This is a sponsored post. Salix Pharmaceuticals compensated me for this post. All opinions are my own. Certain product information has been included to meet regulations.

I’ll always remember the first time. I was 21 years old. I had just been diagnosed with a lifelong condition, for which there is no known cure—Crohn’s disease. In order to confirm the diagnosis, I was told I would need to undergo a colonoscopy during my hospitalization. The prep and the procedure felt like adding insult to injury. I was already dealing with a horrible flare up while coming to grips with the fact that I had a chronic condition. Having to drink a disgusting concoction, while rocking back in forth in pain on the toilet, still feels like a fresh memory. It was nearly 14 years ago.

IMG_3033My current gastroenterologist is all about the annual colonoscopy. Especially now that I’ve had inflammatory bowel disease (IBD) for over a decade. Let me tell you, those 365 days go fast. No matter how many colonoscopies I’ve had, the prep never gets easier. I vomit every single time. I cry. It’s an emotional experience. It’s a reminder that I’m not like the rest of the 35-year-old population. I shouldn’t be needing this test yet. But I do because I have Crohn’s. The prep leading up to the procedure makes me cringe as I write this…and I don’t even need another colonoscopy until early summer.

I know I’m not alone in my feelings about the prep. According to patients’ experiences and reported barriers to colonoscopy, most patients perceived the bowel preparation to be the most burdensome part of colonoscopy. This is where Salix Pharmaceuticals comes in. They market PLENVU® (polyethylene glycol 3350, sodium ascorbate, sodium sulfate, ascorbic acid, sodium chloride and potassium chloride for oral solution), a bowel prep cleanse with less active ingredient to drink than some other bowel preps. PLENVU is a 1 liter bowel preparation cleanser available in the United States and in clinical studies, more than 66 percent of patients found the taste to be “acceptable” or “very acceptable”. The PLENVU bowel prep is the only FDA-approved prep for either same-day morning-of-colonoscopy* dosing or 2-day split-dosing.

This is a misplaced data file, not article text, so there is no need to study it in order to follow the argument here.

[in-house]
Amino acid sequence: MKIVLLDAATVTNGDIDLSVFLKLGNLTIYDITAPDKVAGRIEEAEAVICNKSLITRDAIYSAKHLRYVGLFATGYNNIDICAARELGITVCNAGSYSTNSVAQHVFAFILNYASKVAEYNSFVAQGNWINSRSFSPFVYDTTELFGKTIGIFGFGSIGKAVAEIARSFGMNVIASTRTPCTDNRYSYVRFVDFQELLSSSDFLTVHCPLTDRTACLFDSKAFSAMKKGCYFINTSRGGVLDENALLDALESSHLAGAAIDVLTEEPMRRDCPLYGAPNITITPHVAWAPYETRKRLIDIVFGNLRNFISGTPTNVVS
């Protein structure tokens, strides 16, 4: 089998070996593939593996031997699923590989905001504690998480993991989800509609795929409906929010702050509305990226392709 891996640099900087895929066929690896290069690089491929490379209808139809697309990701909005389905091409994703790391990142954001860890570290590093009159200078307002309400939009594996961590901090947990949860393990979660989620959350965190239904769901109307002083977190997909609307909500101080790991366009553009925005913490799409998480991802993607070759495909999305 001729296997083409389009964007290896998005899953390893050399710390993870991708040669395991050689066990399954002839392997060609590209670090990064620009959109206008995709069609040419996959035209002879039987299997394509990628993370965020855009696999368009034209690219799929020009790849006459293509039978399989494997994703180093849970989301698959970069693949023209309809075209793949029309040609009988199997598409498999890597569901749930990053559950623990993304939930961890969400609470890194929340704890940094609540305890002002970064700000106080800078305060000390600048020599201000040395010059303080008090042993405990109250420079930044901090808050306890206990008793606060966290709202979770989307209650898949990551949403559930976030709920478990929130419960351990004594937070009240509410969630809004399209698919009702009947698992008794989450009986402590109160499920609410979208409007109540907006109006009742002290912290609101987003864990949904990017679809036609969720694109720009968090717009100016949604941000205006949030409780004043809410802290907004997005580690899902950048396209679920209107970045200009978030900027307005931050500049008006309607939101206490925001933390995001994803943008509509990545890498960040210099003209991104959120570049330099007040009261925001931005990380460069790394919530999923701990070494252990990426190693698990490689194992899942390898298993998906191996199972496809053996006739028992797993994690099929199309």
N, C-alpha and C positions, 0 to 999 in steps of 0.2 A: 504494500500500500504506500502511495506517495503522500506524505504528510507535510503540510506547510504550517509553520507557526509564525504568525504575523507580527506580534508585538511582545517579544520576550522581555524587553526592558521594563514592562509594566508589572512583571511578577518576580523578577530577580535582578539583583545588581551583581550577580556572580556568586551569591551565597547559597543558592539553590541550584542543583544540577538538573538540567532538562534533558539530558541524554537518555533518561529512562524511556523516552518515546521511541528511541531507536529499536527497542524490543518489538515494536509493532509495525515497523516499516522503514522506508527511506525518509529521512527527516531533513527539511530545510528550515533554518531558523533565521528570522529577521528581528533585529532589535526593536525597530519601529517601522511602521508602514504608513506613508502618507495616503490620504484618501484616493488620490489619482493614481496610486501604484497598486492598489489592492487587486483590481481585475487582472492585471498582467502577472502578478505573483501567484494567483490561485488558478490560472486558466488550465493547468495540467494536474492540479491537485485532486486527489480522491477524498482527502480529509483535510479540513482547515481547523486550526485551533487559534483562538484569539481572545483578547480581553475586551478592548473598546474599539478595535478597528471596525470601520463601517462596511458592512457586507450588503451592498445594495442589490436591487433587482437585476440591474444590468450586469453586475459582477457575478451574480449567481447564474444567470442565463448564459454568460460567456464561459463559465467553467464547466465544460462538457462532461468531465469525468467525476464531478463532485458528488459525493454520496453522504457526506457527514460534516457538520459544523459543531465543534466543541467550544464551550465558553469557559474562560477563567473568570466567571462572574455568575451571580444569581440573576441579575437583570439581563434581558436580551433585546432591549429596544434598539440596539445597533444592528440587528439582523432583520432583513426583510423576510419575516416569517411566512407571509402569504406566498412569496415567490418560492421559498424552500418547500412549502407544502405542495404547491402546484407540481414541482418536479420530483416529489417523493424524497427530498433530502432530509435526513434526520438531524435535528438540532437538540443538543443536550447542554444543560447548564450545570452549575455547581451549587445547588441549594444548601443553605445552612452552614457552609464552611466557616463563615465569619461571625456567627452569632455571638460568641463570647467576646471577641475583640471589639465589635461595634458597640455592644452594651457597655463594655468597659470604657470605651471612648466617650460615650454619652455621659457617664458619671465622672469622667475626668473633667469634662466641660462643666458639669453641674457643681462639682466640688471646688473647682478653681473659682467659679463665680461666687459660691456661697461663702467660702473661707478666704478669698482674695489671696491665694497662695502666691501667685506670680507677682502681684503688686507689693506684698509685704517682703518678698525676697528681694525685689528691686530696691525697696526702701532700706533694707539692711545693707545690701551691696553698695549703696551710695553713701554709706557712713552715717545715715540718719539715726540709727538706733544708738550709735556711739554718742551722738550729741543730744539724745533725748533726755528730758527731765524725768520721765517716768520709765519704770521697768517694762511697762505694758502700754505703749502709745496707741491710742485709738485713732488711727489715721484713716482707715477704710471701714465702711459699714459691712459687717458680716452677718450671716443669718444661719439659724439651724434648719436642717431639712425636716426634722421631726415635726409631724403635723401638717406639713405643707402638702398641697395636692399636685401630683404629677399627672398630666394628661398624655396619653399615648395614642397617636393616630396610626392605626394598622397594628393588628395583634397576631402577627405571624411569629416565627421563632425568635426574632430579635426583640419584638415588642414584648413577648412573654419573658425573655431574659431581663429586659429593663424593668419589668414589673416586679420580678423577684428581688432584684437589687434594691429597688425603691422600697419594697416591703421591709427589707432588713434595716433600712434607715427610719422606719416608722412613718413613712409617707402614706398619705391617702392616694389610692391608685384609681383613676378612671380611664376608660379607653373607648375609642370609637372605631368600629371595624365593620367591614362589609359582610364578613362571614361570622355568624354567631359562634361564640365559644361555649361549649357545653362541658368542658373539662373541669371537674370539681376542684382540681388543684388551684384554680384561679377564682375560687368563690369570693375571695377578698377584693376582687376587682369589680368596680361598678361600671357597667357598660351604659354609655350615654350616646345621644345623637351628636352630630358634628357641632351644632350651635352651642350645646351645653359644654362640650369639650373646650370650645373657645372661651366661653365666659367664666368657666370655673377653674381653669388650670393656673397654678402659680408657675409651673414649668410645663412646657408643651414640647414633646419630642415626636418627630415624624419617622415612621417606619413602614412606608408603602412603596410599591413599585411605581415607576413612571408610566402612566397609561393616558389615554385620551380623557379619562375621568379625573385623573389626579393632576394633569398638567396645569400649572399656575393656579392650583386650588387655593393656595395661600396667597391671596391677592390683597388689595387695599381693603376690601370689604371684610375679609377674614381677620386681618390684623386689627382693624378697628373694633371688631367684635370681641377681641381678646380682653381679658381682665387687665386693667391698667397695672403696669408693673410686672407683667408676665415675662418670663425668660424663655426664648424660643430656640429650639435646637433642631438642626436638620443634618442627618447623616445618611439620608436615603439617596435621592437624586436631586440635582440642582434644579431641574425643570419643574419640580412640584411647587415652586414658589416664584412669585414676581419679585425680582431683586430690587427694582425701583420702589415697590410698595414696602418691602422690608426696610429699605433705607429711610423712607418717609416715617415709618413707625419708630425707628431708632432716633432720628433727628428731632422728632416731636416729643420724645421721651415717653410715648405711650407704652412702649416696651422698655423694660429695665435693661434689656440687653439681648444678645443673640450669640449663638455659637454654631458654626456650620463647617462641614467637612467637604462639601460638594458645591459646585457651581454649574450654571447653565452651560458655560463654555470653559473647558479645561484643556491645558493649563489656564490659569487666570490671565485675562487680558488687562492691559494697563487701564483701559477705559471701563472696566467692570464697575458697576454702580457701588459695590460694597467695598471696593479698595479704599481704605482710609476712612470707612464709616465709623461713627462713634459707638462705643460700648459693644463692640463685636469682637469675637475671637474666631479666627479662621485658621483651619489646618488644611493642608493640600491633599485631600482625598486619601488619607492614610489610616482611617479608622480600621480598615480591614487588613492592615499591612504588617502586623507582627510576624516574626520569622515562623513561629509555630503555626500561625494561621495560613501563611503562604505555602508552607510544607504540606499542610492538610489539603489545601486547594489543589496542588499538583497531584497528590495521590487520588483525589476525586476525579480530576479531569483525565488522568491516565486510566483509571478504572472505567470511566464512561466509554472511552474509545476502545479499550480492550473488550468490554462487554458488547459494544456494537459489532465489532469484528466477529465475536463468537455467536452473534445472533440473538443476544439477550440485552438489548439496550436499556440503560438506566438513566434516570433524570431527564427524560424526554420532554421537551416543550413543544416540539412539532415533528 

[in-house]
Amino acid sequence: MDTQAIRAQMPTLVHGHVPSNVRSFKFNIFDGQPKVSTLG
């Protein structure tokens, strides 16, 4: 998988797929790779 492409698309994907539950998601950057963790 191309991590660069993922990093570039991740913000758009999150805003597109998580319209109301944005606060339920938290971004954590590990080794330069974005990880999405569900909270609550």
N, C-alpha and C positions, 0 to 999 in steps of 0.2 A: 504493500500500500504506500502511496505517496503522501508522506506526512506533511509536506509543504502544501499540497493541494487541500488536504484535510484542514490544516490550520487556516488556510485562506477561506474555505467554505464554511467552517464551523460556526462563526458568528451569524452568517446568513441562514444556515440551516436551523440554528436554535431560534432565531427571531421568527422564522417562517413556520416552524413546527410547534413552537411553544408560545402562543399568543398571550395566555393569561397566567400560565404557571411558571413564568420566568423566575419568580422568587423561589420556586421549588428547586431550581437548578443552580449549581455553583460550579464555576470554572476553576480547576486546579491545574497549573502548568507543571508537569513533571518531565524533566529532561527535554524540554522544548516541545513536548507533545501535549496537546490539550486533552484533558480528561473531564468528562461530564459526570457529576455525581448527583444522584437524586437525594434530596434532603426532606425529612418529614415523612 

* The “One-Day Morning Dosing Regimen” (as it is labeled in the Prescribing Information) is referred to as “Same-Day Morning-of-Colonoscopy Dosing.”

INDICATIONS

  • PLENVU® (polyethylene glycol 3350, sodium ascorbate, sodium sulfate, ascorbic acid, sodium chloride, and potassium chloride for oral solution) is a prescription medication used by adults to clean the colon before a colonoscopy

IMPORTANT SAFETY INFORMATION

  • Do not take PLENVU® if you have a blockage in your intestine (bowel obstruction), an opening in the wall of your stomach or intestine (bowel perforation), problems with food or fluid emptying from your stomach (gastric retention), a problem with food moving too slowly through your intestines (ileus), a very dilated large intestine, or an allergy to any of the ingredients in PLENVU®.

(See additional Important Safety Information below and click here for full Prescribing Information for PLENVU®.)